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Madam President Kindle Edition
- ASIN : B01ND4BFHL
- Publisher : Regal Crest Enterprises; 5th edition (6 February 2017)
- Language : English
- File size : 740 KB
- Simultaneous device usage : Unlimited
- Text-to-Speech : Enabled
- Screen Reader : Supported
- Enhanced typesetting : Enabled
- X-Ray : Not Enabled
- Word Wise : Enabled
- Print length : 413 pages
- Best Sellers Rank: 146,336 in Kindle Store (See Top 100 in Kindle Store)
- Customer Reviews:
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Top reviews from Australia
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Develyn Marlowe has just started her first term as America’s first female and lesbian president. She and her three children have moved into 1600 Pennsylvania Ave and are readying themselves for the four year (at least) term as the First Family. Devlyn needs a biographer to write her Presidential story and who else but her favourite biography author, Lauren Strayer. Lauren is apprehensive about writing the new Presidents’ biography but she’s been promised no holds barred account and has even been asked to live in residence at the White House to capture everything about Devlyn. After a while both women find themselves falling for each other but what does this mean for Lauren’s writing integrity and is Devlyn ready to finally let go of her first love and wife to move on with someone who could be her one true love?
I was not expecting the emotional roller coaster ride that Devlyn and Lauren were going to take me on. But I loved every minute and reading every word. The love that unfolds between these two women is powerful and exciting while still being the ultimate best friendship. There weren’t many sex scenes and the ones that were, written light and not overly detailed but for this book and these characters it worked completely and I couldn’t see it any other way because it was their intimate conversations and moments of silent shared knowledge of their feelings that was really what drew me to their relationship.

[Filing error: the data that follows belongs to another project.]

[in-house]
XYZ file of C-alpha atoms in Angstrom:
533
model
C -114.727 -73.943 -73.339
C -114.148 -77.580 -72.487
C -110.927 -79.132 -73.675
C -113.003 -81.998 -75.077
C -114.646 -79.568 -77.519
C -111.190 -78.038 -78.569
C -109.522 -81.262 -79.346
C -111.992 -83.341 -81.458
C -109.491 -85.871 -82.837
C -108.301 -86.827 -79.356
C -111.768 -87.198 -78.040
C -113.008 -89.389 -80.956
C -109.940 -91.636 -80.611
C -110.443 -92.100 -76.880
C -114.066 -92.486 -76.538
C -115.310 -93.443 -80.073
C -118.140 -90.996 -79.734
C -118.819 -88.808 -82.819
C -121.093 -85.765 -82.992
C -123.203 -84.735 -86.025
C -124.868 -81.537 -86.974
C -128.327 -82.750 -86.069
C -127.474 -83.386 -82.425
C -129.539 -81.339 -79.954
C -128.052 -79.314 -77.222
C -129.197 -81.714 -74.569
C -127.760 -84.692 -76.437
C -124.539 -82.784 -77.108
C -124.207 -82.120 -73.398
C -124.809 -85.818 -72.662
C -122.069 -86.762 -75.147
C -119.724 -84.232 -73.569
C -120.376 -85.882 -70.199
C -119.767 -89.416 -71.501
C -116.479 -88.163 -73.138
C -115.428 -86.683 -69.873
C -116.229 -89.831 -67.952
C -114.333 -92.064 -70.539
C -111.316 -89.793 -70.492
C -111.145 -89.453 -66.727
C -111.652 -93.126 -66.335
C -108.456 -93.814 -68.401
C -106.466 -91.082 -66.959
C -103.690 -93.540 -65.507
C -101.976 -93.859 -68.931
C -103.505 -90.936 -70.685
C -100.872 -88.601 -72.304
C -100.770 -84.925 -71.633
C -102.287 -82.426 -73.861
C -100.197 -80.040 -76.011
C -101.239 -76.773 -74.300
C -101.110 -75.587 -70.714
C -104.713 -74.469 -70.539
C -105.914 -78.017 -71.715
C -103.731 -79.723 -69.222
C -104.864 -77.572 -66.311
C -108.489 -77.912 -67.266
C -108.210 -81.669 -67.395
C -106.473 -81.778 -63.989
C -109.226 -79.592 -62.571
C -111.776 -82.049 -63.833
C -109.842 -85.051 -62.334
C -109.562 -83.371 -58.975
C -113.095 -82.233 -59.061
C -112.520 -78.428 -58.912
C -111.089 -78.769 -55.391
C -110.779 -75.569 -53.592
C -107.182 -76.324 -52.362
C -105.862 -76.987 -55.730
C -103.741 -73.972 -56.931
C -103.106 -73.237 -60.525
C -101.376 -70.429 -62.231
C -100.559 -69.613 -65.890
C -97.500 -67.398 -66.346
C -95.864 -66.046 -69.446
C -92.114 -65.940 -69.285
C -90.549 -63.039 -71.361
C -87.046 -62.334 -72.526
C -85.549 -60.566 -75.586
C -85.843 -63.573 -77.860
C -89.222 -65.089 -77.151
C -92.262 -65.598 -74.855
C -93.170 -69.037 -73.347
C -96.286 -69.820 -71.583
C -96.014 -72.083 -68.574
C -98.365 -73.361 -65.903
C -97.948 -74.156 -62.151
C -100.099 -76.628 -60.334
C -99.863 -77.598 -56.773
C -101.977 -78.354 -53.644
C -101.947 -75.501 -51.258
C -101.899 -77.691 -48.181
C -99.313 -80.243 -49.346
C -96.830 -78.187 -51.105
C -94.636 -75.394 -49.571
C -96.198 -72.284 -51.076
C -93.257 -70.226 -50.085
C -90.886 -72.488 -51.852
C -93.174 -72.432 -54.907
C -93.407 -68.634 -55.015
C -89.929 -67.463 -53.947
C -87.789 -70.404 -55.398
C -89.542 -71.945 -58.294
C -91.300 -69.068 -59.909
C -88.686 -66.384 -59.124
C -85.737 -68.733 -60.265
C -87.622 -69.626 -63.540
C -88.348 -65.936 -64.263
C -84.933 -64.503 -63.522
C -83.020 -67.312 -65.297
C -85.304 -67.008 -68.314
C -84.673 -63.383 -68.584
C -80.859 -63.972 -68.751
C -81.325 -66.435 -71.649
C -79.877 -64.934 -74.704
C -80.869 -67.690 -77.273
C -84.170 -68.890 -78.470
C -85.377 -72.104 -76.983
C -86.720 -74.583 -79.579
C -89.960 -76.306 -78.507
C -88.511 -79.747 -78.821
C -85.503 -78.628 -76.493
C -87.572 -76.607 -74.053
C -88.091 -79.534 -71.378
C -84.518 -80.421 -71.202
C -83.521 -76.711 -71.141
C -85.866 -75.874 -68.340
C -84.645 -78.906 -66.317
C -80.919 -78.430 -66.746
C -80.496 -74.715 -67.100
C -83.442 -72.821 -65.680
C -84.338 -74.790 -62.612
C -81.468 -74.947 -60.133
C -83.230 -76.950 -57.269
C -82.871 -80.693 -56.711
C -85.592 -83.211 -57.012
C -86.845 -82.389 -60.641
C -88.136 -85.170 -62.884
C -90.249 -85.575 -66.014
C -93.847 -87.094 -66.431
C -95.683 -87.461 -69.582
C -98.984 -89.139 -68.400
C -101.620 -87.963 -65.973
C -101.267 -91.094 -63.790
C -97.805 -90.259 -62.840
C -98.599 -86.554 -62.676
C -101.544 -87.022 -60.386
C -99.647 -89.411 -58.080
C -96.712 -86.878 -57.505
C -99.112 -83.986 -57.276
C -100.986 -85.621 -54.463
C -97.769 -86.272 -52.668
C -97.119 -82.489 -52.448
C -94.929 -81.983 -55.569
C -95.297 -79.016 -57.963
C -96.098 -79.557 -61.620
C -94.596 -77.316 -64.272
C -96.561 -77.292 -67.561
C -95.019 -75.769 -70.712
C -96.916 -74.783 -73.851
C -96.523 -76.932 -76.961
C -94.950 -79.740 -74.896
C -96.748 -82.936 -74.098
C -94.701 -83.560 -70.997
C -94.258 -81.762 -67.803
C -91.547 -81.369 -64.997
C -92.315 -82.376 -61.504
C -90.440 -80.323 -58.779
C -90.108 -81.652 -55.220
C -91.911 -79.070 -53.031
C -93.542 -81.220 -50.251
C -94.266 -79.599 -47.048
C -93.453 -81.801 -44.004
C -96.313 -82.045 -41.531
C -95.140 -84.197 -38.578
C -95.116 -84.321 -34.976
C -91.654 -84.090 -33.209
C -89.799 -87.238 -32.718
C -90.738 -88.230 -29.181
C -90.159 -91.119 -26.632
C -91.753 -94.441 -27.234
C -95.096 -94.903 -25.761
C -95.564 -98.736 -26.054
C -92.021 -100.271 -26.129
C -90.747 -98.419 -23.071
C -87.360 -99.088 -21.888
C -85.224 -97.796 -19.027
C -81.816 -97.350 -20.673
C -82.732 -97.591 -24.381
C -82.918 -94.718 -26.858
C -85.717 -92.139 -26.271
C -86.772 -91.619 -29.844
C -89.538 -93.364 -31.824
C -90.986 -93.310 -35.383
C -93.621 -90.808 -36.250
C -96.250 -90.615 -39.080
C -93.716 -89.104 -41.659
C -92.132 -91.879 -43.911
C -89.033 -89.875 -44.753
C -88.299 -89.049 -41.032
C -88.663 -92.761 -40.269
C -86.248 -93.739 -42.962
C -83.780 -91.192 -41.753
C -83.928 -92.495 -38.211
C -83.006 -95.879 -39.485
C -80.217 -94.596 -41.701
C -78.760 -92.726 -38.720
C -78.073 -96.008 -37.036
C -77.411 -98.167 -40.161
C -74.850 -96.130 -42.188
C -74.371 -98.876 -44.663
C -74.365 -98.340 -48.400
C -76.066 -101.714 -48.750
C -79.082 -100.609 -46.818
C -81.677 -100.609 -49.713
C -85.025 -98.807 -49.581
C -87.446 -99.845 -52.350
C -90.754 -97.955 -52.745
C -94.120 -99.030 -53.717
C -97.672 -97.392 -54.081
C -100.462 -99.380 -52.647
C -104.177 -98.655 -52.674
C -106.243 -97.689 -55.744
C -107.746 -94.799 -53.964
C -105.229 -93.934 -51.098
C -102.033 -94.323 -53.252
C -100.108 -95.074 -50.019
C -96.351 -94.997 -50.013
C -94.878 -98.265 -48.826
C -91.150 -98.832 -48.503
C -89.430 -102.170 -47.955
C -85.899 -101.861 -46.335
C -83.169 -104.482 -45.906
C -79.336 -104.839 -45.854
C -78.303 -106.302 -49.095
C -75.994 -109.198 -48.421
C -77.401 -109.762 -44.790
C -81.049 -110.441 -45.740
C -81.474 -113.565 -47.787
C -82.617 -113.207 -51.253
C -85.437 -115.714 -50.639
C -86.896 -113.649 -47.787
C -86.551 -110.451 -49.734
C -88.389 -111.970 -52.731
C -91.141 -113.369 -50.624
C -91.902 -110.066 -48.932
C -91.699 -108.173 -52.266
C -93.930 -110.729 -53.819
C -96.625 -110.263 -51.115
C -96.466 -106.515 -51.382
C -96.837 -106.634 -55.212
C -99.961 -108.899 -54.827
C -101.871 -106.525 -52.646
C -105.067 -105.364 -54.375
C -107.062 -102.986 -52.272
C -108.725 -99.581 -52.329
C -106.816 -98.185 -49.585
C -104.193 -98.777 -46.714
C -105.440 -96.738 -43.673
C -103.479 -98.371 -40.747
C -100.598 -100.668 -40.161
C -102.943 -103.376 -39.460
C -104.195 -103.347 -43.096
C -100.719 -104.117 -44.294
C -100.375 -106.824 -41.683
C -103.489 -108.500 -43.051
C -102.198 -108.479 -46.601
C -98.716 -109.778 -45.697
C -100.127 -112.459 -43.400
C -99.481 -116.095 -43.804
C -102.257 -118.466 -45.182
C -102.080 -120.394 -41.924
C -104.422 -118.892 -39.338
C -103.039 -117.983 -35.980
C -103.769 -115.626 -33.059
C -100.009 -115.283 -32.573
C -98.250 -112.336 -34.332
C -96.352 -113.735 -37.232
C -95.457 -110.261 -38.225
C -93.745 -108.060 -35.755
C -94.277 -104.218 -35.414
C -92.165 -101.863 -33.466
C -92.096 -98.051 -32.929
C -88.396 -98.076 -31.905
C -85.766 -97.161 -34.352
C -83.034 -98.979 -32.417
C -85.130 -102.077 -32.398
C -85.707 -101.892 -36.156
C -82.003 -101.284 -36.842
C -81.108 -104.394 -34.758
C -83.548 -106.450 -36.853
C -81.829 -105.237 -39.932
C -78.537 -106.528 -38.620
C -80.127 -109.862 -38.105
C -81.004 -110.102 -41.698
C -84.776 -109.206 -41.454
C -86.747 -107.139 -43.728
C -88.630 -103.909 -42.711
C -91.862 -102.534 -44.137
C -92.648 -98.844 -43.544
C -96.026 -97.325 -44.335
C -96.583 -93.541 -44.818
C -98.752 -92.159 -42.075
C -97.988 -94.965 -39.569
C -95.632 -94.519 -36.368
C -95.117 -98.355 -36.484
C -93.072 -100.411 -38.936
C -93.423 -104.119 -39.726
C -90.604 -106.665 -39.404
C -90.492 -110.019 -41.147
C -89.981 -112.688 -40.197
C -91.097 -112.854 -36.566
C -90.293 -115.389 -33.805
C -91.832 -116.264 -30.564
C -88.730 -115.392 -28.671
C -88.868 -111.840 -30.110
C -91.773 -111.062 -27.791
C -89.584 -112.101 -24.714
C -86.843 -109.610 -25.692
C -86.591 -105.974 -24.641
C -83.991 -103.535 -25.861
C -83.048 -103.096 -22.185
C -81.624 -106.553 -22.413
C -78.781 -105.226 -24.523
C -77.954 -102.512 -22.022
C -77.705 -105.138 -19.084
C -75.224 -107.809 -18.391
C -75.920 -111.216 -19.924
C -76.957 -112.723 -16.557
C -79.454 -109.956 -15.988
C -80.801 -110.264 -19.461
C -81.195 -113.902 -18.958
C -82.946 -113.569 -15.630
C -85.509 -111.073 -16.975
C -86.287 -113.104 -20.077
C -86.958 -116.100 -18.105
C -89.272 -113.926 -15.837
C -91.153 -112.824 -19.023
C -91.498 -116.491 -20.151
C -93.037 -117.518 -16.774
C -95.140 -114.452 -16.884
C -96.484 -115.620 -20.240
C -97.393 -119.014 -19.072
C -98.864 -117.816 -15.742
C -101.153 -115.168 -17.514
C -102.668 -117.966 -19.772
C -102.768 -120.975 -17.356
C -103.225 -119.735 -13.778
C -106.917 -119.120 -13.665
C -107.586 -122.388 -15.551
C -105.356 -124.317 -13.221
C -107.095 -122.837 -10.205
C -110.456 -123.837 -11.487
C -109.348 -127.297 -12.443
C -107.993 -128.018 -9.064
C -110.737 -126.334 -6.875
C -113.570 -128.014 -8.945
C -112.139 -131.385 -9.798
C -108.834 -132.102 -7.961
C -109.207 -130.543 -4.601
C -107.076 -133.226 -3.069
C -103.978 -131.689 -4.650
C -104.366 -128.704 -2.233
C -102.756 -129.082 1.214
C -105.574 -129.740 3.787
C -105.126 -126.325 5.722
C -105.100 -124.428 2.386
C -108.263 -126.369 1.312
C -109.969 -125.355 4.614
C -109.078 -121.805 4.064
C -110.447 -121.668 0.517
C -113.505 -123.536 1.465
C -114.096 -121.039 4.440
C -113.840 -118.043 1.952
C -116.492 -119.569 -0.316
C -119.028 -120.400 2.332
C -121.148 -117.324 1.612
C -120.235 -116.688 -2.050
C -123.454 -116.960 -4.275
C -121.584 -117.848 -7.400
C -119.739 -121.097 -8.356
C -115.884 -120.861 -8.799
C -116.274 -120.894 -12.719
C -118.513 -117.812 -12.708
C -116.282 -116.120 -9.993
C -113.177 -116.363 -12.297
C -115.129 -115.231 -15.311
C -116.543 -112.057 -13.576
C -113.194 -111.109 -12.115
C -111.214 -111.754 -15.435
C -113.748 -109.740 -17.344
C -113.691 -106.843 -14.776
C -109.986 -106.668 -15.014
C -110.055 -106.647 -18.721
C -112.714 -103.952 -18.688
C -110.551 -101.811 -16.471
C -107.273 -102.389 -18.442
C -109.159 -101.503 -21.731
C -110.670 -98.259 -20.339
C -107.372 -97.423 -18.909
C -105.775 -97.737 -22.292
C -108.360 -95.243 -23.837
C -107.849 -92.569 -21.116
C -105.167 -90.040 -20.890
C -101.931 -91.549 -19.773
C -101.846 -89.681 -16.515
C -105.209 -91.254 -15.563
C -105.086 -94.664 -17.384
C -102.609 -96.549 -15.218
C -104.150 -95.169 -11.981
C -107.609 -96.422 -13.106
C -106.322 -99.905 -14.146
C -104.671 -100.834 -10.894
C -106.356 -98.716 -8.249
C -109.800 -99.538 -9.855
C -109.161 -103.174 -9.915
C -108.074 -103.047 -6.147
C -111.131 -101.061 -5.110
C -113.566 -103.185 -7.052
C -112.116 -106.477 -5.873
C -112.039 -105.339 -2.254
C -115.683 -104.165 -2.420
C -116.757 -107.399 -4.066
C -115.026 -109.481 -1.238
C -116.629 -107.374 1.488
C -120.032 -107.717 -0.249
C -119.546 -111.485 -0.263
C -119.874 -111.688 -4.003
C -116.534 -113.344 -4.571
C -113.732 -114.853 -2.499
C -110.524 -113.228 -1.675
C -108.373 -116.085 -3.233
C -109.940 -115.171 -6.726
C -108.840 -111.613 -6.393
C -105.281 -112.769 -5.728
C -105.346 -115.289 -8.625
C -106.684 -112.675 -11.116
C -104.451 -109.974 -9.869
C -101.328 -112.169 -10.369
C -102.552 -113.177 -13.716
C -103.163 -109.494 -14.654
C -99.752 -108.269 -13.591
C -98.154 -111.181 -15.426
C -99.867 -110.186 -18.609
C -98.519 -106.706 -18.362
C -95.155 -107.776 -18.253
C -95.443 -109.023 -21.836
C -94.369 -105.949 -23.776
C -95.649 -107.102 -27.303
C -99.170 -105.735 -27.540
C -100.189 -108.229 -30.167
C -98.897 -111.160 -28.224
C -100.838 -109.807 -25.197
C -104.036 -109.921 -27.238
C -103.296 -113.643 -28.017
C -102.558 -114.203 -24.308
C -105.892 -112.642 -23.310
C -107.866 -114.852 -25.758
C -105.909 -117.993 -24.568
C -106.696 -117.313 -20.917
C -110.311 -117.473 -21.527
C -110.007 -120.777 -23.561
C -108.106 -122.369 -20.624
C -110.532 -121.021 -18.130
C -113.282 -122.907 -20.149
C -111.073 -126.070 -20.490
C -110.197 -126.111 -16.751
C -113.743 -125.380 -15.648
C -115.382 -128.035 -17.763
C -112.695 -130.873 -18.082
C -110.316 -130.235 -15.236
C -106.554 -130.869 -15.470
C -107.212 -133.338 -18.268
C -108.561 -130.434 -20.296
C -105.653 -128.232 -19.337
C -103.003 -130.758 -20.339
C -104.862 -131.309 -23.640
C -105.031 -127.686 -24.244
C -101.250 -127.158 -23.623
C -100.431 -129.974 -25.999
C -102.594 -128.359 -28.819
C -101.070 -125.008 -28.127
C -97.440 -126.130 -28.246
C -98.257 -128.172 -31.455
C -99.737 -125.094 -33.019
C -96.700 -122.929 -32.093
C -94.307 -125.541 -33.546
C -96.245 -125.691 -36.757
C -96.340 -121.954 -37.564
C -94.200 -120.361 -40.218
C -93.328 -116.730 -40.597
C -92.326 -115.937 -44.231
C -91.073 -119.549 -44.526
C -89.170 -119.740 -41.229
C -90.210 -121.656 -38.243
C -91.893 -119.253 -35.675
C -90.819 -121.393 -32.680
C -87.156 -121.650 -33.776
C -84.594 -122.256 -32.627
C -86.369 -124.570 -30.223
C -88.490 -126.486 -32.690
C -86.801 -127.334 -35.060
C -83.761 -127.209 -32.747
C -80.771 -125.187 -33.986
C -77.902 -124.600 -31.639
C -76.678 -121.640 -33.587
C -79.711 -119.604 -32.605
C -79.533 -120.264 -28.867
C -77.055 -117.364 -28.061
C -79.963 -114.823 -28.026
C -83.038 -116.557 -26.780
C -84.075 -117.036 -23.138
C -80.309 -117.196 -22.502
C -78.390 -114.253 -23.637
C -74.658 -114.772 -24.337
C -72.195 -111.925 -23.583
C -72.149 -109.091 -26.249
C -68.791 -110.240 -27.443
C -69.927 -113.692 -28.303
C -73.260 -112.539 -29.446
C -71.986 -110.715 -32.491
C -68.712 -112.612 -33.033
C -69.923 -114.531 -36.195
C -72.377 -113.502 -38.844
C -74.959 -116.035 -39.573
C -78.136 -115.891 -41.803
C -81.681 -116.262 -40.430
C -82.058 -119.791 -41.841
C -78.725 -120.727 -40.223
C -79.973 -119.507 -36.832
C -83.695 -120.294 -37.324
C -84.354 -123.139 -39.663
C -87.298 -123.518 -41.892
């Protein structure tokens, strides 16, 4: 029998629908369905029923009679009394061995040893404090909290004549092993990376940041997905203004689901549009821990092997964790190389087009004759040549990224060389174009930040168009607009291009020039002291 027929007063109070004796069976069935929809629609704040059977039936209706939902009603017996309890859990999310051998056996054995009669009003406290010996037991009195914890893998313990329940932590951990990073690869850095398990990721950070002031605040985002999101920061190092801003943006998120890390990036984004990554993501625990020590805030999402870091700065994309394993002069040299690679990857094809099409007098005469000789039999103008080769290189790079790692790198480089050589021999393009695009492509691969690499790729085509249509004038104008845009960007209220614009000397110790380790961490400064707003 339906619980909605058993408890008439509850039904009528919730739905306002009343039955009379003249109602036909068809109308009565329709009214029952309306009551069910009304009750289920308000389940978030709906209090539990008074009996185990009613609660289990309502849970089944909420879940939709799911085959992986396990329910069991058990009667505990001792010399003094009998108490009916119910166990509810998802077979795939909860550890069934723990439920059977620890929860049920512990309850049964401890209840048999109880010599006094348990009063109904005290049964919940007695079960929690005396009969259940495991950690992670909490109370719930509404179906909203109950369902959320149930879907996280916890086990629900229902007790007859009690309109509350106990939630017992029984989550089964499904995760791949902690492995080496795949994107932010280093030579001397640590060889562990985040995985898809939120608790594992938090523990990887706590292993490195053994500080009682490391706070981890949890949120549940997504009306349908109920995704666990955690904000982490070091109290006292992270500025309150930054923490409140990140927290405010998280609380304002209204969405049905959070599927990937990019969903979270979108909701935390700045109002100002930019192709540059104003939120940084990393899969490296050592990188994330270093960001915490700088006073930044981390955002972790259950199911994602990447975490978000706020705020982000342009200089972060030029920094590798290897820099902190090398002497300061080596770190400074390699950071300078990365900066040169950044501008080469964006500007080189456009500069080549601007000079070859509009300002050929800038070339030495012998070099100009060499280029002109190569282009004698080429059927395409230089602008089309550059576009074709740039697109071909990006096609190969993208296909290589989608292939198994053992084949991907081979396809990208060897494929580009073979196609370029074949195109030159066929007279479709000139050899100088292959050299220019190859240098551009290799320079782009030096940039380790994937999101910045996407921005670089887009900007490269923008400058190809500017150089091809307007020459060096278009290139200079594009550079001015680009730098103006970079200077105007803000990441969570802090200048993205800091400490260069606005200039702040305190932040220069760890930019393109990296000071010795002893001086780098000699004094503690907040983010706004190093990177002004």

The secondary characters in the book just made me love the storyline even more and clarified a lot of the storyline from the past, for example, Devlyn’s wife who passed away. David and Beth were definitely my favourite secondary characters because their friendship drove many of the larger moments that lead to Devlyn and Laurens expression of love.
At times I felt part of the story and kept turning the page for more because I was living the story. If you hadn’t already guessed it I adored this book and it goes straight onto my all time favourite list.
Top reviews from other countries
When Lauren Strayer is requested by the newly elected President, Devlyn Marlow, to record her time in post as the first female President, Lauren’s instinct is to refuse. Having built an excellent reputation as a ‘warts and all’ biographer, Lauren believes Ms. Marlow will want to dictate what she writes. The President though it certain that it is Lauren who she wants to document her time as President, and, after initial disagreement, manages to persuade Lauren to move in while she is writing the biography.